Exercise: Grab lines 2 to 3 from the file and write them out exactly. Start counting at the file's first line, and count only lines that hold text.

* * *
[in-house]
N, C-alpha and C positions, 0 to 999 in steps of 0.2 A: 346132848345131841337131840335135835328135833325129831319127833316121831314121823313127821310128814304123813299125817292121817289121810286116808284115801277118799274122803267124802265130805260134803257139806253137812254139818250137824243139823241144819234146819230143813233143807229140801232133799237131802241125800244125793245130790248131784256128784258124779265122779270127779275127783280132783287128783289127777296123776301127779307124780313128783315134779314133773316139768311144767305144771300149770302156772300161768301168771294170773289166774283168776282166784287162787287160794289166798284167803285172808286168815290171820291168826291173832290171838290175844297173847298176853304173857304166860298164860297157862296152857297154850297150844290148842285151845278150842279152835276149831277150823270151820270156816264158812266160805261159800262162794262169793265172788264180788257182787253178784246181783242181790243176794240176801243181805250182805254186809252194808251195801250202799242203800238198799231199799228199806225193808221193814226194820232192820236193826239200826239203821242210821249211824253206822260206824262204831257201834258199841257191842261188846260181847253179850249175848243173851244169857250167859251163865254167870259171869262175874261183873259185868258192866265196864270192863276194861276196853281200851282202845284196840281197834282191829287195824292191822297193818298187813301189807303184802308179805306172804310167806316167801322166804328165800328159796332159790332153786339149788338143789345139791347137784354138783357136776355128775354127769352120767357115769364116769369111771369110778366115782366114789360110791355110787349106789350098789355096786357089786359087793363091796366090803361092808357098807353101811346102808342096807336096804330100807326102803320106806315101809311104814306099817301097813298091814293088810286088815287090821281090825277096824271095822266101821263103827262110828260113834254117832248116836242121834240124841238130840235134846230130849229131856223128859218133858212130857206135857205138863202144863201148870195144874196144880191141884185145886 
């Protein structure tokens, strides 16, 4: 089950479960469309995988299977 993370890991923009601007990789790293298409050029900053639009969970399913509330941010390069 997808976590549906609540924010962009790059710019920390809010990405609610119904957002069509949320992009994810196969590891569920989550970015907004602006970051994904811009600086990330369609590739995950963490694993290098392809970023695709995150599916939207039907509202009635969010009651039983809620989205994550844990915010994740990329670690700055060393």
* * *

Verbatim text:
N, C-alpha and C positions, 0 to 999 in steps of 0.2 A: 346132848345131841337131840335135835328135833325129831319127833316121831314121823313127821310128814304123813299125817292121817289121810286116808284115801277118799274122803267124802265130805260134803257139806253137812254139818250137824243139823241144819234146819230143813233143807229140801232133799237131802241125800244125793245130790248131784256128784258124779265122779270127779275127783280132783287128783289127777296123776301127779307124780313128783315134779314133773316139768311144767305144771300149770302156772300161768301168771294170773289166774283168776282166784287162787287160794289166798284167803285172808286168815290171820291168826291173832290171838290175844297173847298176853304173857304166860298164860297157862296152857297154850297150844290148842285151845278150842279152835276149831277150823270151820270156816264158812266160805261159800262162794262169793265172788264180788257182787253178784246181783242181790243176794240176801243181805250182805254186809252194808251195801250202799242203800238198799231199799228199806225193808221193814226194820232192820236193826239200826239203821242210821249211824253206822260206824262204831257201834258199841257191842261188846260181847253179850249175848243173851244169857250167859251163865254167870259171869262175874261183873259185868258192866265196864270192863276194861276196853281200851282202845284196840281197834282191829287195824292191822297193818298187813301189807303184802308179805306172804310167806316167801322166804328165800328159796332159790332153786339149788338143789345139791347137784354138783357136776355128775354127769352120767357115769364116769369111771369110778366115782366114789360110791355110787349106789350098789355096786357089786359087793363091796366090803361092808357098807353101811346102808342096807336096804330100807326102803320106806315101809311104814306099817301097813298091814293088810286088815287090821281090825277096824271095822266101821263103827262110828260113834254117832248116836242121834240124841238130840235134846230130849229131856223128859218133858212130857206135857205138863202144863201148870195144874196144880191141884185145886 
């Protein structure tokens, strides 16, 4: 089950479960469309995988299977 993370890991923009601007990789790293298409050029900053639009969970399913509330941010390069 997808976590549906609540924010962009790059710019920390809010990405609610119904957002069509949320992009994810196969590891569920989550970015907004602006970051994904811009600086990330369609590739995950963490694993290098392809970023695709995150599916939207039907509202009635969010009651039983809620989205994550844990915010994740990329670690700055060393």